And then, the King James translation committee, no doubt feeling this would be unclear, would've added "was" in italics to make the statement clearer in English. It would've been added in an italics font to indicate to the English reader that a word had been added for clarity. But this is all beside the point. The word actually is present within the text, and so we have it as it stands, the "was" being presented in plain font. That a transition has occurred is self-evident, for the passage is describing a creative act of God.
Arthur Custance talks about this issue in the following article:
"There is really no need to give references to prove something so commonly known. Yet if illustrations are desirable, the first chapter of Genesis furnishes plenty of them. Thus in verse 3 the actual Hebrew should be translated: "And God said, 'Let there become light: and it became light.'" To indicate this, the verb to be is twice written in the text as shown by the use of solid type for "be" and "was." But it did not "become" good in verse 4, so was appears in italics, since no Hebrew verb is used in the original. In verse 5, the introduction of light led to a new thing, a time period which "became" the first day. Similarly throughout the chapter, this principle is clearly and consistently applied. In verse 12: "The seed [was] in itself" -- not became in itself; and in verse 29: "The Lord said, I have given you . . . all that [is] upon the face of the earth"; consequently the verb to be is not represented in the original Hebrew in either case, a fact noted in the Authorized Version by the use of italics for the word is.
The Old Testament is full of examples. On every page they can be found as long as the Authorized Version is used; this is one of the advantages this version has over the Revised Standard Version. A glance at Judges 6 and 7 will illustrate this beautifully, for here the verb to be is written in italics where it simply means "was" or "is," etc., because it has been omitted in the Hebrew original. This will be noted in Judges 6:10 (am), 13 (be), 15 (is and am), 22 (was), 24 (is), 25 (is), 30 (was), 31 (is and be); 7:1 (is), 2 (are and are), 3 (is), 12 (were), 13 (was), 14 (is). These all appear in italics. But contrast 6:27, where "was" is not in italics and therefore a really new situation has come about, i.e., "and so it came to be that" or "it came to pass that because he feared. . . ."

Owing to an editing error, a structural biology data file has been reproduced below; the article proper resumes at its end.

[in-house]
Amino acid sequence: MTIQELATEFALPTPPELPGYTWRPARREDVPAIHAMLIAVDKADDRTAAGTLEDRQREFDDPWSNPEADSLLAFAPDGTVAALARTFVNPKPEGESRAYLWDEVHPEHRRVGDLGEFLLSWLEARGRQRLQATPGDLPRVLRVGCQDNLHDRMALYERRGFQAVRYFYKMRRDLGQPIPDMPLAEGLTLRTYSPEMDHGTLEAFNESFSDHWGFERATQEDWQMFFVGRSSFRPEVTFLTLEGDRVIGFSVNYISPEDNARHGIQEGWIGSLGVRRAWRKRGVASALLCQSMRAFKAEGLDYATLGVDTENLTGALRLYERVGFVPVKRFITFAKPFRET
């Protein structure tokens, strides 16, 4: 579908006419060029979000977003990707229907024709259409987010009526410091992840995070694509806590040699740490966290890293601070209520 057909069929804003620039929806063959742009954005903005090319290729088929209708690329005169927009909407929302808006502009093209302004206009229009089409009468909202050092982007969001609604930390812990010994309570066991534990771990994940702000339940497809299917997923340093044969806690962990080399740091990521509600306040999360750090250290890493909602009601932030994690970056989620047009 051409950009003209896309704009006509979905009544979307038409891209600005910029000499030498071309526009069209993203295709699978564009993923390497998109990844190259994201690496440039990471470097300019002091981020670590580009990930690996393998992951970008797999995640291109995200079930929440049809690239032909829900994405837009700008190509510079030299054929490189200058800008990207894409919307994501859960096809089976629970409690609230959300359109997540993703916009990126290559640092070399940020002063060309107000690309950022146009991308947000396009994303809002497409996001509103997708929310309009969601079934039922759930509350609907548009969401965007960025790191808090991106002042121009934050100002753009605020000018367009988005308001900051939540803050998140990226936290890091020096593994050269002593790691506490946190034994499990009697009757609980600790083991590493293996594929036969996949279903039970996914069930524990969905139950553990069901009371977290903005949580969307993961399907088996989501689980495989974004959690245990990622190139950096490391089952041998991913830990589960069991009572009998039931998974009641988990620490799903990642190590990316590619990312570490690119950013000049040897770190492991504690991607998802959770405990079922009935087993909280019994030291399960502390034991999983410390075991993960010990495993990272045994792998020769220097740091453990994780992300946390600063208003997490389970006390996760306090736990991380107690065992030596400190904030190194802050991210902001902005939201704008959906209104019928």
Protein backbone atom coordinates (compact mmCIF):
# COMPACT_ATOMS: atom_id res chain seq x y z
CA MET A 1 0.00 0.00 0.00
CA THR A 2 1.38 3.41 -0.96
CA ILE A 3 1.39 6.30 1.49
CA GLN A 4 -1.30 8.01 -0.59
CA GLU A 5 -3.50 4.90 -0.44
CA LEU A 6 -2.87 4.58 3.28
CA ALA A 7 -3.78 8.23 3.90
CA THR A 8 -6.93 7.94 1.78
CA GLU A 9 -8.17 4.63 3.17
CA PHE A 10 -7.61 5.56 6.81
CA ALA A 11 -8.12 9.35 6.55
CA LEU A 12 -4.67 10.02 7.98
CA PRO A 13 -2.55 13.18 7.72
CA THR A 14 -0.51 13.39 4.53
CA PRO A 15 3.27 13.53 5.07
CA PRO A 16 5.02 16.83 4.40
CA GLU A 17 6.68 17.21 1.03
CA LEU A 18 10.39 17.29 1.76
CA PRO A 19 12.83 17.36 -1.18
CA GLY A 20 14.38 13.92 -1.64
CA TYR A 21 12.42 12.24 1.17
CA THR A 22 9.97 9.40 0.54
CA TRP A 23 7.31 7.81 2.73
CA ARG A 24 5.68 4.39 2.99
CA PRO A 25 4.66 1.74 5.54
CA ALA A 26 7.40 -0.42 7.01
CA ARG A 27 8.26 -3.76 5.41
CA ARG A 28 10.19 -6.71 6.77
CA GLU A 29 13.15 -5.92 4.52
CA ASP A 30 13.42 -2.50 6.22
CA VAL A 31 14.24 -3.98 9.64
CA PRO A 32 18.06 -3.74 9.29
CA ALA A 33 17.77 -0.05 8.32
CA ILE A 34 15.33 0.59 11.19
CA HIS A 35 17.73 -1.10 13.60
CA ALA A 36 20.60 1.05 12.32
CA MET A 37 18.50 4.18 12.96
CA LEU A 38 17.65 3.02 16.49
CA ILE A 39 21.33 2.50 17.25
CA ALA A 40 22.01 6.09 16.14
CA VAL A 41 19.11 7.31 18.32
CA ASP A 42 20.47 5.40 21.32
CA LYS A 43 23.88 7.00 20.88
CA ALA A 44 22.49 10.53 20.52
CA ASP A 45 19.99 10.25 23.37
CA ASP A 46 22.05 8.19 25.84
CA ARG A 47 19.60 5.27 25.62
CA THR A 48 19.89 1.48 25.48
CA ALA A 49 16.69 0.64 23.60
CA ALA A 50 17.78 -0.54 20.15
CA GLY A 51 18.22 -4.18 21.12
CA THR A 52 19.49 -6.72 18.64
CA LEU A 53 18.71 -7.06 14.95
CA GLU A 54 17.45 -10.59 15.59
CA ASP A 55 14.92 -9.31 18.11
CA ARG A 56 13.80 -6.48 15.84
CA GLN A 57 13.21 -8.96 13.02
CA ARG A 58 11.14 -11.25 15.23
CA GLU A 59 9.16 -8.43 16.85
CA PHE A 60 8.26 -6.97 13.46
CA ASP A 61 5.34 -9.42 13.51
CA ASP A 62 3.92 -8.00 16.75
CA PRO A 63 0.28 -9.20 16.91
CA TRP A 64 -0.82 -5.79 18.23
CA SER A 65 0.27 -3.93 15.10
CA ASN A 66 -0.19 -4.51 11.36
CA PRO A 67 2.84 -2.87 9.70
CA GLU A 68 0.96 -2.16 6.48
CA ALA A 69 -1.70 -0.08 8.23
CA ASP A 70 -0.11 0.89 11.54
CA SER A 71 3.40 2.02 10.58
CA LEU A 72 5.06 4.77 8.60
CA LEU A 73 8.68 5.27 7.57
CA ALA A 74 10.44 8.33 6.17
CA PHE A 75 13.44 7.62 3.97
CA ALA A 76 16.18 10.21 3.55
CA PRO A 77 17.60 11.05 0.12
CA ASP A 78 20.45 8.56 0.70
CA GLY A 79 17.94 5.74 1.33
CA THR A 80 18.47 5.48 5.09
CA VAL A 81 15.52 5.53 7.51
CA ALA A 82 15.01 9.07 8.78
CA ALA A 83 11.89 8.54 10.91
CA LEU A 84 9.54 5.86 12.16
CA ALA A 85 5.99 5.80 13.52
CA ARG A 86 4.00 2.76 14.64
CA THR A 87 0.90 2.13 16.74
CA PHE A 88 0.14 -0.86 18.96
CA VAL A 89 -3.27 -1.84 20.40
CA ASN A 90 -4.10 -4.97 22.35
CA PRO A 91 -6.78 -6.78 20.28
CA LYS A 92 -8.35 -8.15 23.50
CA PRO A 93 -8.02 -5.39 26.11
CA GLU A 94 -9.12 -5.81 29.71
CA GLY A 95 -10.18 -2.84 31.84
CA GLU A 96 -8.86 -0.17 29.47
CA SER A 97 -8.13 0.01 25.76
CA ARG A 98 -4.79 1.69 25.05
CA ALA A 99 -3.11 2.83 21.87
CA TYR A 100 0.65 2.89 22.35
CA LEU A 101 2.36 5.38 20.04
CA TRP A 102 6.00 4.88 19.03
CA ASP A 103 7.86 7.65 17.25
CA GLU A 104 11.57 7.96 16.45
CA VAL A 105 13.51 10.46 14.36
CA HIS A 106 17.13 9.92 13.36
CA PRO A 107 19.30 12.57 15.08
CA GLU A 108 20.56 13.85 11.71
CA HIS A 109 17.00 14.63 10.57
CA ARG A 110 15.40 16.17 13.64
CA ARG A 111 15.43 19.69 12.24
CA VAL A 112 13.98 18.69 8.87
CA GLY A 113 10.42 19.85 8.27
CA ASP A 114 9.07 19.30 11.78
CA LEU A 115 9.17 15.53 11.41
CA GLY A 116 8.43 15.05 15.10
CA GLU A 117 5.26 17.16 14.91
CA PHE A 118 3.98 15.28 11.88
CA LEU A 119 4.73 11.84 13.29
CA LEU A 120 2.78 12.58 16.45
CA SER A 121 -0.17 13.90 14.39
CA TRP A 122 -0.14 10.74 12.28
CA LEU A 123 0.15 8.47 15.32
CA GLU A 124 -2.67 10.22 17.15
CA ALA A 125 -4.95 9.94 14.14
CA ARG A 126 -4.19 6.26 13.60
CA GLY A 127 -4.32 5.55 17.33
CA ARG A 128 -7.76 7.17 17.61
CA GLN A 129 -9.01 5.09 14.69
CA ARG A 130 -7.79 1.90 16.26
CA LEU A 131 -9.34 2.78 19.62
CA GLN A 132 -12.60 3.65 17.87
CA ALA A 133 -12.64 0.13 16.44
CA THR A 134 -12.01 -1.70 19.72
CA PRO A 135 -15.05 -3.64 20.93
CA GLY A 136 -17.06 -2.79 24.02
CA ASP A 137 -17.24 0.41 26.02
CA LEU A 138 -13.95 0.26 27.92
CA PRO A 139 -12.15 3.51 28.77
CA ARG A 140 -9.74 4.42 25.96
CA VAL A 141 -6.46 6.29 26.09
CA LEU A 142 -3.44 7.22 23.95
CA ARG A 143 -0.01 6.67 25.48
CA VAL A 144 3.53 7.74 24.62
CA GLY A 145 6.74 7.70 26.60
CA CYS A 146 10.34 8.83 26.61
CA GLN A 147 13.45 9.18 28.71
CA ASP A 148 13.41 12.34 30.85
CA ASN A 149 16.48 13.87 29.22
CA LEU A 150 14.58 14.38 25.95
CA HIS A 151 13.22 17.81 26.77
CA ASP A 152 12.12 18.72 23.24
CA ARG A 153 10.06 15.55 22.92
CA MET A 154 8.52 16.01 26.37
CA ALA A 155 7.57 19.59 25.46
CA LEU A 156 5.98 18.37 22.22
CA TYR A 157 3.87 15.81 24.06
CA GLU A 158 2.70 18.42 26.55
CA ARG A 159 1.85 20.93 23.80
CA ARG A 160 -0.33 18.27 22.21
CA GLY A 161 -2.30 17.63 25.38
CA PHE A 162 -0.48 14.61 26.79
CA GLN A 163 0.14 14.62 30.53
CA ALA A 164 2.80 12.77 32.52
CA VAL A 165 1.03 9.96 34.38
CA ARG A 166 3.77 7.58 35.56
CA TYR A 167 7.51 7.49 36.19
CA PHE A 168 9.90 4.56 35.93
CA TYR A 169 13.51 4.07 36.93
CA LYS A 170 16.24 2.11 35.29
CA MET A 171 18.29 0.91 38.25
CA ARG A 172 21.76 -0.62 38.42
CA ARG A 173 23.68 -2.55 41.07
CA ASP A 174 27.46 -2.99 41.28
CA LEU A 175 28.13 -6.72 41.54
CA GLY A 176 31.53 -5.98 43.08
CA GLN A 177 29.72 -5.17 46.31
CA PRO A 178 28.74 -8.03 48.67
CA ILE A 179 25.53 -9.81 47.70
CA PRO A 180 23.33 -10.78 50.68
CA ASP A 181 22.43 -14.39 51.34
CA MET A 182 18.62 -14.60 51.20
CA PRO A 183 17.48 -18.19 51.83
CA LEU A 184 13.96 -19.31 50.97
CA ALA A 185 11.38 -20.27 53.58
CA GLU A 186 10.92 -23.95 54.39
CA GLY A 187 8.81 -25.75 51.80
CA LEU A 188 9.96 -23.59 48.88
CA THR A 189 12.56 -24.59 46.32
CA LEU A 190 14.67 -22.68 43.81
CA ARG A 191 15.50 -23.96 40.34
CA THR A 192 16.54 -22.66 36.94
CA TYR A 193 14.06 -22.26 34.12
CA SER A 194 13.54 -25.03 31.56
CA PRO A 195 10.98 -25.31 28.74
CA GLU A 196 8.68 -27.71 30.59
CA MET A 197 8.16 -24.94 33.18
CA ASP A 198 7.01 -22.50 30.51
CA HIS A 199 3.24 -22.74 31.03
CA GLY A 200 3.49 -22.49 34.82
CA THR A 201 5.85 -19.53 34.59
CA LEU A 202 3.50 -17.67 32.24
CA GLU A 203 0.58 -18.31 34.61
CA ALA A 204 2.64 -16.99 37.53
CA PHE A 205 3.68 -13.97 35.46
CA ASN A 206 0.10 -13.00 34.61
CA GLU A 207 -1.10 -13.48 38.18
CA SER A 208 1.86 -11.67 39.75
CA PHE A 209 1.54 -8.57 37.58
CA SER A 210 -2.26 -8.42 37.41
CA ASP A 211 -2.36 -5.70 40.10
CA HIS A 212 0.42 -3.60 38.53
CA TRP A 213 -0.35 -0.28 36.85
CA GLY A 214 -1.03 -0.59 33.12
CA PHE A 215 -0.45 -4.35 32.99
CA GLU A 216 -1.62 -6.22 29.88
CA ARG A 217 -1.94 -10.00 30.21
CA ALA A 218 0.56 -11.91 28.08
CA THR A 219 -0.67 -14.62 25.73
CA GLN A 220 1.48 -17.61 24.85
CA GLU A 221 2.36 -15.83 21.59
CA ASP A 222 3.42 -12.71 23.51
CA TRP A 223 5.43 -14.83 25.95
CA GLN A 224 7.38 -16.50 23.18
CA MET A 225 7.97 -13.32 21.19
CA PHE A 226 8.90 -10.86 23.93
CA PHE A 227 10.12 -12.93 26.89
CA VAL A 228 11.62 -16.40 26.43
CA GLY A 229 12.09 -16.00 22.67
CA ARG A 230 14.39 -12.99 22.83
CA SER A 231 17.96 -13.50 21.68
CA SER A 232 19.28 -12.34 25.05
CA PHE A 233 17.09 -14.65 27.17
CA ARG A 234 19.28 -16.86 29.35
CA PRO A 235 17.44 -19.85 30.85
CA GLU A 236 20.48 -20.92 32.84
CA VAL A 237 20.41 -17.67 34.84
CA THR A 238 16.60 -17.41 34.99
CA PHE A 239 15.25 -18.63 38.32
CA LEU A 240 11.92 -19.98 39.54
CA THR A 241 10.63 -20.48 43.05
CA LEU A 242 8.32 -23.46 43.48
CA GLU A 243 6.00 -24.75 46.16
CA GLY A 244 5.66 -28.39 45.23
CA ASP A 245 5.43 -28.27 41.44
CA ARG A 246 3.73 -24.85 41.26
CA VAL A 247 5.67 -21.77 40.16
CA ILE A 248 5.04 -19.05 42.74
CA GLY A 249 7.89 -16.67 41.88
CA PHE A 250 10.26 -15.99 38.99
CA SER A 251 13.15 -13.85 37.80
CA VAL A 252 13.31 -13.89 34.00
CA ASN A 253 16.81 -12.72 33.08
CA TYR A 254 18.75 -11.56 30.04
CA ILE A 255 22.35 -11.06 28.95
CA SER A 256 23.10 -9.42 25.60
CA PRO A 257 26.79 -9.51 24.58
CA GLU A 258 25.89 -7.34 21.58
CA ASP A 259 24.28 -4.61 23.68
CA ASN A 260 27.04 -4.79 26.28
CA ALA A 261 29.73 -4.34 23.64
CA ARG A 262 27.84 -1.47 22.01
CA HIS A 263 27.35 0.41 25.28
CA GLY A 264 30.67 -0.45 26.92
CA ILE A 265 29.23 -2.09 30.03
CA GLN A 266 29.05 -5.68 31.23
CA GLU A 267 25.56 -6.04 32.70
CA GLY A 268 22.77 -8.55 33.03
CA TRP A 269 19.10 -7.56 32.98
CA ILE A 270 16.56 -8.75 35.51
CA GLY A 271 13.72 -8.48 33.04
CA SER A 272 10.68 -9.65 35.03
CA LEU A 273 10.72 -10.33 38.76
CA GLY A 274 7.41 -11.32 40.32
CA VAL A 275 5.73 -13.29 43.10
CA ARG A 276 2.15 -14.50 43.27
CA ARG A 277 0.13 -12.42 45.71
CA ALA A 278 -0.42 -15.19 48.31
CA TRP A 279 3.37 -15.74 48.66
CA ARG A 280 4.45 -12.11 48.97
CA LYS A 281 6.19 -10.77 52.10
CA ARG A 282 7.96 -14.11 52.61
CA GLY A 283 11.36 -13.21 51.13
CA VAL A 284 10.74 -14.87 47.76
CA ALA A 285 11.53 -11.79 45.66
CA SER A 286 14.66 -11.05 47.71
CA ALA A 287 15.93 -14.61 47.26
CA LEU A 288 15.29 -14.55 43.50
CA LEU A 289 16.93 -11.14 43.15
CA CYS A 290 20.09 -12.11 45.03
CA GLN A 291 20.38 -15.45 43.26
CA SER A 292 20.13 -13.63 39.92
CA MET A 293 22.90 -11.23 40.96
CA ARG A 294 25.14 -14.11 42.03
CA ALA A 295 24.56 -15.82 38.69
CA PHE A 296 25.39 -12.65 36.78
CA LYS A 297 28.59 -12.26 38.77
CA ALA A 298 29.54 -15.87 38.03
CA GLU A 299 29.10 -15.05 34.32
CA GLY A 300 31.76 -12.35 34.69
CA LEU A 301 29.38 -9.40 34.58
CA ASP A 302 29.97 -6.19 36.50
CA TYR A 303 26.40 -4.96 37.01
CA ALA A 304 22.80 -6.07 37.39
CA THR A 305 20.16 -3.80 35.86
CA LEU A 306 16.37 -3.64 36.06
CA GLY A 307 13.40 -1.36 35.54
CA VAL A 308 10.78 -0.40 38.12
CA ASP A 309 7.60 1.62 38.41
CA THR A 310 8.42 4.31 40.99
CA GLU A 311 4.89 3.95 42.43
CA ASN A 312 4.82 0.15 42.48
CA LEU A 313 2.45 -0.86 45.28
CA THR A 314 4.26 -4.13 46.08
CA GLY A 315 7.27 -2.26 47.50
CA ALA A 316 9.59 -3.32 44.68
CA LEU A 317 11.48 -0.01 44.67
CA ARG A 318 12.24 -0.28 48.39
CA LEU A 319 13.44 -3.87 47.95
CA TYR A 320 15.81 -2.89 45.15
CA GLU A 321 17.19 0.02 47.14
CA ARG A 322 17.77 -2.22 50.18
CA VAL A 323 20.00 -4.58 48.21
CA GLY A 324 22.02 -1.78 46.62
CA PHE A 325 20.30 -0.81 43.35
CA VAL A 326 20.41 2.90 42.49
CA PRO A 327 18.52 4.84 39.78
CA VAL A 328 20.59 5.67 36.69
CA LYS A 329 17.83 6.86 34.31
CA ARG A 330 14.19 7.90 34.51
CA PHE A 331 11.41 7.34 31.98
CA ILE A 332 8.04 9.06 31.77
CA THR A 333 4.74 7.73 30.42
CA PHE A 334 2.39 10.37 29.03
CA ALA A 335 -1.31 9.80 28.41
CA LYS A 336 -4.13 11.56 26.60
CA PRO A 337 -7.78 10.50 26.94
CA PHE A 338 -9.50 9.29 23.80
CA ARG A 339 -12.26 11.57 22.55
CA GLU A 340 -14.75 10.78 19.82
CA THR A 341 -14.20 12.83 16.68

It is a remarkable fact that we have in Jeremiah 4:23 what appears to be an exact parallel to Genesis 1:2; but there is this significant difference which is clear enough to anyone who will read the Authorized Version text with care. In Jeremiah 4:23 the verb "was" is in italics. The sense is therefore simply, "I beheld the earth and lo, it was without form and void." The statement in Genesis 1:2 is significantly different." - Arthur C. Custance, The Doorway Papers, Vol.6, Part 3, Ch.2 (here)
For further study, see also his book entitled Without Form and Void (and especially appendix iv).